Corcomroe Abbey

Throughout the entirety of Ireland, ruins of castles, old buildings, mansions, and various other structures dot the countryside. In addition to these modern ruins, other, older ruins from Neolithic times hide under hills and other spots. All of these remnants of the past provide Ireland as a whole with a unique charm, and offer unique opportunities for those travelers who wish to experience locations that are off the beaten path. While some of these locations are on private property, and are inaccessible, some of these locations are well preserved, and hidden in plain sight in various spots of the country, such as Corcomroe Abbey.

Corcomroe Abbey

Founded in 1194 by Donal Mor O’Brien, King of Thomond, by the Cistercian order, Corcomroe Abbey then sat in a remote fertile valley, surrounded by the wilderness of the Burren. While much of Ireland has unique topographical features, none is more distinct than the Burren region, which is covered with cracked grey limestone pavements that stand inapposite to the expected rolling green hills and fields that dominate large portions of the island. Today, in the same fertile valley, surrounded by the same unique geological features of the Burren, Corcomroe Abbey still sits some eight hundred and twenty-three years later, still mostly intact, with most of its walls still standing.

The Burren is one of the most geologically interesting portions of Ireland. In a small valley in the Burren region is Corcomroe Abbey.

Even though the abbey is over eight hundred years old, it was not an active location for the entirety of this time. The historical records state that starting in the fifteenth century, it became too poor to support a full community of monks, which led to structural alterations to the building; and by the seventeenth century, the buildings were no longer maintained, and fell into disrepair. In 1879, the Office of Public Works acquired the property, and today, the remains of the abbey are a public park. It is important to note, however, that the cemetery surrounding the abbey has been utilized through modern times, and as such, travelers, explorers, and visitors that do visit the ruins should exercise care, caution and respect for those interred therein.

Corcomroe Abbey

Directions: The ruins of the abbey are located forty kilometers to the South of Galway, the largest city in the region. The abbey is also nine kilometers to the East of Ballyvaughan, a small town in the area.  From Ballyvaughan visitors would want to travel East on the N67 towards Galway; and after seven kilometers, will want to turn right onto the L1016. After 200 meters on the L1016, there will be a brown sign directing one to the abbey that is well signed. Irrespective of which way one comes, the ruins are also readily visible from the local roads. As always, I would advise explorers seeking remote spots in a foreign country to have a map or GPS device to aid them in navigating particular routes or destinations.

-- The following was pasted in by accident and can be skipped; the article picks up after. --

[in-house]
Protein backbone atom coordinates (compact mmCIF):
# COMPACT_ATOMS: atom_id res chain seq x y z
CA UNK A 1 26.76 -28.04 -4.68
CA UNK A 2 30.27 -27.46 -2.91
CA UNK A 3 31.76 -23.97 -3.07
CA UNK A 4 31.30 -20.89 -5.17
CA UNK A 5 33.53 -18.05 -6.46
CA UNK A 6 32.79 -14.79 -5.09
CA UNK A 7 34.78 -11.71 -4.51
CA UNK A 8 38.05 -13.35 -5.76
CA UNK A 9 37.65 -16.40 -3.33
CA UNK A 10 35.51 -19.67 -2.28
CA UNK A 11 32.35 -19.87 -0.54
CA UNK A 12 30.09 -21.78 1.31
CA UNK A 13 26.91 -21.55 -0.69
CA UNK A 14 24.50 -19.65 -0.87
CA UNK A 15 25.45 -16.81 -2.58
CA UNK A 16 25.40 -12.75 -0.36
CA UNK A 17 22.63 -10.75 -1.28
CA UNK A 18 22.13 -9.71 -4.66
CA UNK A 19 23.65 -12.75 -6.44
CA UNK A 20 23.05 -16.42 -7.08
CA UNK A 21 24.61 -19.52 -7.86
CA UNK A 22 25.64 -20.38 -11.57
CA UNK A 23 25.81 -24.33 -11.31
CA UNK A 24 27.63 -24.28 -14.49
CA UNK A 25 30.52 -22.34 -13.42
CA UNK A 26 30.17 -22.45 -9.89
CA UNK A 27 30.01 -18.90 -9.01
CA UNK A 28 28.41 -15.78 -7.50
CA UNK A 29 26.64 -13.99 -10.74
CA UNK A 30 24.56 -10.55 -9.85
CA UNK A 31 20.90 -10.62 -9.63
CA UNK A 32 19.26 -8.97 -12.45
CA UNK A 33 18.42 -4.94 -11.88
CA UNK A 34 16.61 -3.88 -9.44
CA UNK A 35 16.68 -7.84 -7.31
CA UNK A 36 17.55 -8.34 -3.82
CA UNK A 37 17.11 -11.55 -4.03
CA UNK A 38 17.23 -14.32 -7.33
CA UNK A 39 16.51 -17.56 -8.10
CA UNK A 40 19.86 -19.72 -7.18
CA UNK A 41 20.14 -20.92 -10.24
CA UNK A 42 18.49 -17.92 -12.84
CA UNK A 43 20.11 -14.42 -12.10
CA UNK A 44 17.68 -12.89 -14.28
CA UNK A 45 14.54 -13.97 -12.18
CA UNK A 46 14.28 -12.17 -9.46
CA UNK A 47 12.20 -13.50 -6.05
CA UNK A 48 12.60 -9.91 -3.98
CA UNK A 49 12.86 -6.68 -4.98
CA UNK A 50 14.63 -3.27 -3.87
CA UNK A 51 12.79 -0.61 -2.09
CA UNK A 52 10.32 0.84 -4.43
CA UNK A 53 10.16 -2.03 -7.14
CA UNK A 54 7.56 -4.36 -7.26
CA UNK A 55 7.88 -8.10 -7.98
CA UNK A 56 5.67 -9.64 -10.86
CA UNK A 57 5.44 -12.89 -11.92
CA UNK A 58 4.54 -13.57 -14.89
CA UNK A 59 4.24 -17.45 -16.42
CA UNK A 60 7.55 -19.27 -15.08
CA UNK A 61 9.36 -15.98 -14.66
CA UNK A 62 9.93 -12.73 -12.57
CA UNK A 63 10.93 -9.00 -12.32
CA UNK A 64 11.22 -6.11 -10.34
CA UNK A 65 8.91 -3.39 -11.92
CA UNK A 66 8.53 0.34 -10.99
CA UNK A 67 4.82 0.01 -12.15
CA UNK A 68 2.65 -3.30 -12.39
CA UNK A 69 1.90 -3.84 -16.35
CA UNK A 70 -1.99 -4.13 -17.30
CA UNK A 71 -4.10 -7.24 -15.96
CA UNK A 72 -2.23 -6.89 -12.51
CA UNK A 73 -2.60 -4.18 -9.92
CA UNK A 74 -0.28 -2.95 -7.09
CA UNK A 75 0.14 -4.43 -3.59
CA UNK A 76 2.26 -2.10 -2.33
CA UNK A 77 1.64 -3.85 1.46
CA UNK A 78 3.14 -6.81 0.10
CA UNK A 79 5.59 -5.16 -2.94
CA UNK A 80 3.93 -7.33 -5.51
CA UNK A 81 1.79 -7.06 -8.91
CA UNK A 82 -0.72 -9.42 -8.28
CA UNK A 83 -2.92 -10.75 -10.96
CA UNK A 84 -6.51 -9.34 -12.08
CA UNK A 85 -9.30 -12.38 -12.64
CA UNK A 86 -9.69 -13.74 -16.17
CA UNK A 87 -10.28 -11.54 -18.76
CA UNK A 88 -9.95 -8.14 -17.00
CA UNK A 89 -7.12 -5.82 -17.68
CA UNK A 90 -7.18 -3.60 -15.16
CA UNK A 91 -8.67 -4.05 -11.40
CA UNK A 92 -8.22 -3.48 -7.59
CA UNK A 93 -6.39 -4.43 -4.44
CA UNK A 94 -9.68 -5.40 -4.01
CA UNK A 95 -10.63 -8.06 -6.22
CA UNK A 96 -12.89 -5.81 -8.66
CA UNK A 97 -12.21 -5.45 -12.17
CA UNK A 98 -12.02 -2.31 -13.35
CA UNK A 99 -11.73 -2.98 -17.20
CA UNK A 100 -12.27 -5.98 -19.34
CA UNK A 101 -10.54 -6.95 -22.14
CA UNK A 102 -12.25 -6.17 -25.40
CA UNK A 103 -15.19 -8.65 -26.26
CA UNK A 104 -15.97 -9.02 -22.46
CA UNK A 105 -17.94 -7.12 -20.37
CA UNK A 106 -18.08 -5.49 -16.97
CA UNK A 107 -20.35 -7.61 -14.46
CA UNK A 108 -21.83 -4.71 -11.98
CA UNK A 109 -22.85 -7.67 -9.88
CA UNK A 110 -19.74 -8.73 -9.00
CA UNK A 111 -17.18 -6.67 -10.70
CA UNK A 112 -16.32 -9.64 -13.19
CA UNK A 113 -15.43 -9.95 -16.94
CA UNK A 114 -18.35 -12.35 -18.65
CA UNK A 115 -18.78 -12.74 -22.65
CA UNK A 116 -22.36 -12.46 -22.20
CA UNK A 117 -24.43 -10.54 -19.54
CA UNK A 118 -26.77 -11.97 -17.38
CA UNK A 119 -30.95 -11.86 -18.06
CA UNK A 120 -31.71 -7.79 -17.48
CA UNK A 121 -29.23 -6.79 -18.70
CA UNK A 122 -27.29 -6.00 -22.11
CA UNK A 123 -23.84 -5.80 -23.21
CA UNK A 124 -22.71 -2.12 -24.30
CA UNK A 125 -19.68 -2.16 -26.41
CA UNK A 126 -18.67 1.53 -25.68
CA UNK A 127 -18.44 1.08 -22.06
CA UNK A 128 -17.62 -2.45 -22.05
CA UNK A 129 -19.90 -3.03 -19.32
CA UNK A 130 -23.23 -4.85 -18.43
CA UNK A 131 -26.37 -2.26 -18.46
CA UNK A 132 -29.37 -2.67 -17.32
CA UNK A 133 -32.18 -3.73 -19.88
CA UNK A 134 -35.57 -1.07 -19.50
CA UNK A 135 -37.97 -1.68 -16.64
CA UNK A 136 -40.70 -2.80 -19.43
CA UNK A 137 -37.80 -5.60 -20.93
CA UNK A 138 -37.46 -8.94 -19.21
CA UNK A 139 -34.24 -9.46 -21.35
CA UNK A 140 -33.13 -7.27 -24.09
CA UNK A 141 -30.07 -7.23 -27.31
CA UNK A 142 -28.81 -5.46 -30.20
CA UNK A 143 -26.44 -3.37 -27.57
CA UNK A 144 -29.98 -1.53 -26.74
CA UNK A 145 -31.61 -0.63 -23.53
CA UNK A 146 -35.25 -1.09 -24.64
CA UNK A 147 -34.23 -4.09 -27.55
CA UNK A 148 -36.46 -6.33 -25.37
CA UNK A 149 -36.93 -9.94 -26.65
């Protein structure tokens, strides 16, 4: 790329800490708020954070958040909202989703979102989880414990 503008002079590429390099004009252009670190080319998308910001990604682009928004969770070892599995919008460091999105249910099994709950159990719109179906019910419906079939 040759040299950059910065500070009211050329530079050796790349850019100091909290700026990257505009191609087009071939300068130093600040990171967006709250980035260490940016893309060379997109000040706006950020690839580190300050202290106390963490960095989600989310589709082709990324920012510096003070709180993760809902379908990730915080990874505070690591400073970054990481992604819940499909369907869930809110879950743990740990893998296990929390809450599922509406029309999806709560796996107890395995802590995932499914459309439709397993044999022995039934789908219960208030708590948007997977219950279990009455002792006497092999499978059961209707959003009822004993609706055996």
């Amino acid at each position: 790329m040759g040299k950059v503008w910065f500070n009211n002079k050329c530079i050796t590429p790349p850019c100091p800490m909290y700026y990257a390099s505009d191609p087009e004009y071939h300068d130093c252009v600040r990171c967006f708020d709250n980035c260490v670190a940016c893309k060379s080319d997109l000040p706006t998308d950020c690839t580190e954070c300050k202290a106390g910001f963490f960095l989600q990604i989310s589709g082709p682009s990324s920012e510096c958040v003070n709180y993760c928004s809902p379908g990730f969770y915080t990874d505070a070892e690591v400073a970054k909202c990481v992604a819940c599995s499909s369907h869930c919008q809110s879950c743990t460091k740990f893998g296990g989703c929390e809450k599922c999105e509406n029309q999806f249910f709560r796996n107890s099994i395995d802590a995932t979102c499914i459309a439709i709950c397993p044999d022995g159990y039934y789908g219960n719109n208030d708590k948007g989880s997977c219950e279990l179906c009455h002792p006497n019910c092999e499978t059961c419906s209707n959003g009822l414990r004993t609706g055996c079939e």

Corcomroe Abbey

Tips/Interesting Facts: As I mentioned at the beginning, this ruin is hidden in plain sight, in that it is visible from the local roads, but given the remote nature of the valley, and the Burren in general, is not often visited. When I visited, there were no other tourists, and while I was there in the off-season, I cannot imagine the ruin ever swarming with tour buses or people given its location. As such, it is a fine spot to visit, explore, and appreciate. Adding to these positive factors, it is also located near a number of unique spots in and around the Burren region that can be connected for a unique day trip. While these following facts may only interest me, when operational, the Abbey was known as “Sancta Maria de Petra Fertili”- “St. Mary of the Fertile Rock” because of its fertile valley location in the Burren. Separately, legend has it that King Conor O’Brien (Donal Mor O’Brien’s son) had the five masons who completed the stonework on the abbey killed after construction was completed, in order to ensure that they could never build an equally impressive rival structure elsewhere. Conor O’Brien was then later killed in battle in 1268, and his tomb is still impressively visible within the ruin today. While not for everyone visiting Ireland, Corcomroe Abbey is a great stop for travelers who like to explore, and for parties traveling in and around the Burren region of Ireland. 

 The tomb of Conor O'Brien, who played a large role in the abbey's construction and history is still well preserved some eight hundred years later.

The tomb of Conor O'Brien, who played a large role in the abbey's construction and history is still well preserved some eight hundred years later.